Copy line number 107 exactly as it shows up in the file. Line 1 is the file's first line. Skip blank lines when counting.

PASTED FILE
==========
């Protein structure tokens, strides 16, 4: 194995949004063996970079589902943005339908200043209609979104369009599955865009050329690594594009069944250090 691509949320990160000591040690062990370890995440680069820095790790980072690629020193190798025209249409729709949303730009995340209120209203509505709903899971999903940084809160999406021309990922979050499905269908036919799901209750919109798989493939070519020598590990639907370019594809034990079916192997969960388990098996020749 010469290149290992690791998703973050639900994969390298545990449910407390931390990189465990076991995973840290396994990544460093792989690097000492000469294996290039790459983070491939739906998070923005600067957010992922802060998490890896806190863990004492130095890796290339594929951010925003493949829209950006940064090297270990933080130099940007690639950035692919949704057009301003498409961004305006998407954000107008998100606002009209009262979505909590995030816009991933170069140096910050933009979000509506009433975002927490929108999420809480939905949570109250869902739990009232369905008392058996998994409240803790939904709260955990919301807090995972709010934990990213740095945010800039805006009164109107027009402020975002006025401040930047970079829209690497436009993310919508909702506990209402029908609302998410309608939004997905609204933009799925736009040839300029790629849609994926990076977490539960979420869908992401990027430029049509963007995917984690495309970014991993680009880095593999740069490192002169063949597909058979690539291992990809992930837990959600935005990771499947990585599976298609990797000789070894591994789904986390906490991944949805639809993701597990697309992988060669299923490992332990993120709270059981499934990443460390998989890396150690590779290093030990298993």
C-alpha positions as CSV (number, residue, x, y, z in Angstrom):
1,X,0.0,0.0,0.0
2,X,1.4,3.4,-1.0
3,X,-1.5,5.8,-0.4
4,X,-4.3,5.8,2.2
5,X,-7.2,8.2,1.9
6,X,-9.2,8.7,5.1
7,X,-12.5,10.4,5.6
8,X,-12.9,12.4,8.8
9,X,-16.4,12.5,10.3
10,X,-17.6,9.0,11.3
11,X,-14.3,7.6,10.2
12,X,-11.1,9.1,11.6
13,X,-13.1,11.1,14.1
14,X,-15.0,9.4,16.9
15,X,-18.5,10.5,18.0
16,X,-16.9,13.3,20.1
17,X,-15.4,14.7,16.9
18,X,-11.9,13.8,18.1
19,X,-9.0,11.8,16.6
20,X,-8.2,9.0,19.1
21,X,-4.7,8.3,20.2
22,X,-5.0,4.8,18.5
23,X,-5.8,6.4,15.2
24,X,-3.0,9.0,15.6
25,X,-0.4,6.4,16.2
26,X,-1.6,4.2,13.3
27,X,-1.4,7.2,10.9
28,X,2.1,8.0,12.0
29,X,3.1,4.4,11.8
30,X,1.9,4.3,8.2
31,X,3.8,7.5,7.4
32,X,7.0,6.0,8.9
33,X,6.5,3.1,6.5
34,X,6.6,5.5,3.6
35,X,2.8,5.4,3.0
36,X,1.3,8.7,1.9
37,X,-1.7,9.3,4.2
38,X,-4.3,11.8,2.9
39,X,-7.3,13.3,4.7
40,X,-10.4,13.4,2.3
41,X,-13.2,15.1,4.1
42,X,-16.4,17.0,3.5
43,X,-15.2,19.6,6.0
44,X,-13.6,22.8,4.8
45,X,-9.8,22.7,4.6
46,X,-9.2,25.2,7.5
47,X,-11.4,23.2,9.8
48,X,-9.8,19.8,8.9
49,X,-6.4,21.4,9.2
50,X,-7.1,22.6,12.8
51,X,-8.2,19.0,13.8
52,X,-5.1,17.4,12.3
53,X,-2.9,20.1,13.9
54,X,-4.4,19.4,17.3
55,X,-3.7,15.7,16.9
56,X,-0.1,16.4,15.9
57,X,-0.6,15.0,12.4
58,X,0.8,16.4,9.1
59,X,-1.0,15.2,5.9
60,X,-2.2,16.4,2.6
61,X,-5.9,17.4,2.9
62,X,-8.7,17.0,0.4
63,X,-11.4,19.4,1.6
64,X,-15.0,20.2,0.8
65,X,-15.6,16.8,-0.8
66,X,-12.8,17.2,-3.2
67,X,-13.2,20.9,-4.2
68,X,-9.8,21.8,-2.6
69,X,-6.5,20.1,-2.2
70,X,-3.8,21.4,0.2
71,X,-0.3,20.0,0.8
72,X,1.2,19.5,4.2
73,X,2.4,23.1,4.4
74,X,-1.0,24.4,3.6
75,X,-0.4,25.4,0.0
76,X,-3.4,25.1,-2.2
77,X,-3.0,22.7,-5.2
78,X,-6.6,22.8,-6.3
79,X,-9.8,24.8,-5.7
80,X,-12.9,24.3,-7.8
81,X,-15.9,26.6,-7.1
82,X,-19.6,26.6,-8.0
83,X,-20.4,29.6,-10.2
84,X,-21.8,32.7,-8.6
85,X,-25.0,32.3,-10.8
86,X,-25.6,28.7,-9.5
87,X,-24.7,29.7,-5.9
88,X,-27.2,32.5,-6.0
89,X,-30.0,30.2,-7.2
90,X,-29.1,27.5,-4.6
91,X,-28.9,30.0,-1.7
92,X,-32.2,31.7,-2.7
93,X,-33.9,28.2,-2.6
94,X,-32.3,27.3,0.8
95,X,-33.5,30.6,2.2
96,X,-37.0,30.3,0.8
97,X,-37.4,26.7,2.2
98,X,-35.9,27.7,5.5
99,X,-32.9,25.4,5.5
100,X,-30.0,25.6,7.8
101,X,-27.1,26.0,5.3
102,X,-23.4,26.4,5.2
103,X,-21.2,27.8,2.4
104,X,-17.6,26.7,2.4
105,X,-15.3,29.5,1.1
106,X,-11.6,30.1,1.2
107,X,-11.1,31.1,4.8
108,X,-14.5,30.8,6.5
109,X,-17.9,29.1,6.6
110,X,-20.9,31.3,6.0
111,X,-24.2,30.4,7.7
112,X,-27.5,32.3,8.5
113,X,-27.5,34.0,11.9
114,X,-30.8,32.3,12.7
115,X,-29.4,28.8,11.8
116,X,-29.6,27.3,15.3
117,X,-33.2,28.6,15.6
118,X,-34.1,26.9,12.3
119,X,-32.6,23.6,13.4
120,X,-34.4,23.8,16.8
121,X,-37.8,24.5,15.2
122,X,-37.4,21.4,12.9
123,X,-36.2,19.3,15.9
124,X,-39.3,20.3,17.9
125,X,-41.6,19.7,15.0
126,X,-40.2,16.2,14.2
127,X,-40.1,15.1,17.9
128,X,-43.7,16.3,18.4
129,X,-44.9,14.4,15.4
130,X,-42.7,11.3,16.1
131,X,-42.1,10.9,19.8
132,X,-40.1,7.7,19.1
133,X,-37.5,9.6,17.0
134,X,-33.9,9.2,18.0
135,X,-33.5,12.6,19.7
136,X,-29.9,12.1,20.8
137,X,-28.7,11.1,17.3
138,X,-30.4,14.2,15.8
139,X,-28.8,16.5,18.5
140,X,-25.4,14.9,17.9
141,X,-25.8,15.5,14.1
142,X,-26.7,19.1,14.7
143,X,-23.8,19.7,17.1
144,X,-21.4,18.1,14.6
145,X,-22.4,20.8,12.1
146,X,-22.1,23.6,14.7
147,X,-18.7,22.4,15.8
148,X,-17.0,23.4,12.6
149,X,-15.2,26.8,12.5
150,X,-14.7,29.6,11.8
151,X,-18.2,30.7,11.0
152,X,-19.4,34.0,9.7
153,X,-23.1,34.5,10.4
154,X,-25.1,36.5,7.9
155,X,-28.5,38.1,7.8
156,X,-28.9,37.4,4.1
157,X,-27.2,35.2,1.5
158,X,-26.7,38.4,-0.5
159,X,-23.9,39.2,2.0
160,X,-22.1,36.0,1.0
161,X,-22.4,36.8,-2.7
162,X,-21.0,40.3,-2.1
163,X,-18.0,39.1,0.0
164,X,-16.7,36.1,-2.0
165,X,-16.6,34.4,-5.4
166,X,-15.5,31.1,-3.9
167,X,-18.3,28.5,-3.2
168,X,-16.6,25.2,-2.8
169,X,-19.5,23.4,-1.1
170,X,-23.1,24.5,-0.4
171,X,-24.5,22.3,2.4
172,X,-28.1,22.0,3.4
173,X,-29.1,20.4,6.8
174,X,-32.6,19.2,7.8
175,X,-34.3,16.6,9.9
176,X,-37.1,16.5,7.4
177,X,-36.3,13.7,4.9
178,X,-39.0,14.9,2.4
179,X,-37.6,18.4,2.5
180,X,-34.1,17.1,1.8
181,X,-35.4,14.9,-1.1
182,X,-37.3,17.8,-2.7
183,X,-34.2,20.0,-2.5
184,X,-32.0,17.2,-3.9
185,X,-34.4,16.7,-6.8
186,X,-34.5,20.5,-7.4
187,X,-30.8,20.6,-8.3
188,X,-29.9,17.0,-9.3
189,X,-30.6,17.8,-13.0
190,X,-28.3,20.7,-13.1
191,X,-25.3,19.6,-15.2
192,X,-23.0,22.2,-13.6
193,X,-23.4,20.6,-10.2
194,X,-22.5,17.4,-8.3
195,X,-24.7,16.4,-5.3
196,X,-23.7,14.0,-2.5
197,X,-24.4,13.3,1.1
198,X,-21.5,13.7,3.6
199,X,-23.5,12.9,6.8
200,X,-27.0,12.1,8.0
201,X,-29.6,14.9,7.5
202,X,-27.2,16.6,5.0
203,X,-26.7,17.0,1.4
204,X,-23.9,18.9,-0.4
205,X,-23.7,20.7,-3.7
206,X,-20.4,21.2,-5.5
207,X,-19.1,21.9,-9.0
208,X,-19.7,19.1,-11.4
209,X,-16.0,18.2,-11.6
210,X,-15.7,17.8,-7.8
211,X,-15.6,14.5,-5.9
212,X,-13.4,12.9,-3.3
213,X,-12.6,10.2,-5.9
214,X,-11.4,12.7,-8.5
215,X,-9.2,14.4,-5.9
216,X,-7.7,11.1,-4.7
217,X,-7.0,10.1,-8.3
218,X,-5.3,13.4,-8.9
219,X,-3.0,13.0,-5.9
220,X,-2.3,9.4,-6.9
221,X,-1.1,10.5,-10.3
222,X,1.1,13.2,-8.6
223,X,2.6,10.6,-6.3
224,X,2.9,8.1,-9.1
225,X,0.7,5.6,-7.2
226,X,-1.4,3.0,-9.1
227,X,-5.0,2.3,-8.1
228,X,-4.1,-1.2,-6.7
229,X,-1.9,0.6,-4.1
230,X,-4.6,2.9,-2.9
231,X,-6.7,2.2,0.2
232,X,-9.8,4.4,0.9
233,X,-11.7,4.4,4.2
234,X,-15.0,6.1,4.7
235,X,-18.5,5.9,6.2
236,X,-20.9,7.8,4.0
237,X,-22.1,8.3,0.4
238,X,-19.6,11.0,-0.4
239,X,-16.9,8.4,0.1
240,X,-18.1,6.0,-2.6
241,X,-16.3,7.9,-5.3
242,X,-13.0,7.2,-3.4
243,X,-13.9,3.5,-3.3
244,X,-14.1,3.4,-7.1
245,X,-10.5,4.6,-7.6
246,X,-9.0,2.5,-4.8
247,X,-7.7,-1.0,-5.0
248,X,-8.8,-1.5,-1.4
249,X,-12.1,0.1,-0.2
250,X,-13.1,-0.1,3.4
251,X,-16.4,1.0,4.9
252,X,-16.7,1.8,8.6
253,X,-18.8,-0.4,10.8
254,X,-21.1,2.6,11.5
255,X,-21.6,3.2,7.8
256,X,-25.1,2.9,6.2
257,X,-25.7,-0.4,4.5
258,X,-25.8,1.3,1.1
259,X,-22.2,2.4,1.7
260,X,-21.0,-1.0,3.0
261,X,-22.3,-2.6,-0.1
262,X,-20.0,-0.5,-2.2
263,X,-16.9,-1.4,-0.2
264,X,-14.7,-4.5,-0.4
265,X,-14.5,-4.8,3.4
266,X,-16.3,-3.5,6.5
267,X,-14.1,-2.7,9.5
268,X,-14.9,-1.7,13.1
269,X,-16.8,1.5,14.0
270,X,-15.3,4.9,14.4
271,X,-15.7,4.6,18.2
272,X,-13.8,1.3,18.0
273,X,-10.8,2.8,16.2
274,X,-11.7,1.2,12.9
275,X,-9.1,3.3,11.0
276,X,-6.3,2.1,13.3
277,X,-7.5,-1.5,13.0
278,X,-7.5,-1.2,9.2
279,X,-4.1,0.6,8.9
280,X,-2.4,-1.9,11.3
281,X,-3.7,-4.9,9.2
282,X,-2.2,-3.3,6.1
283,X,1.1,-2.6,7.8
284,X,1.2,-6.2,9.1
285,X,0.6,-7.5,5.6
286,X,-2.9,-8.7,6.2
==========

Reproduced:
105,X,-15.3,29.5,1.1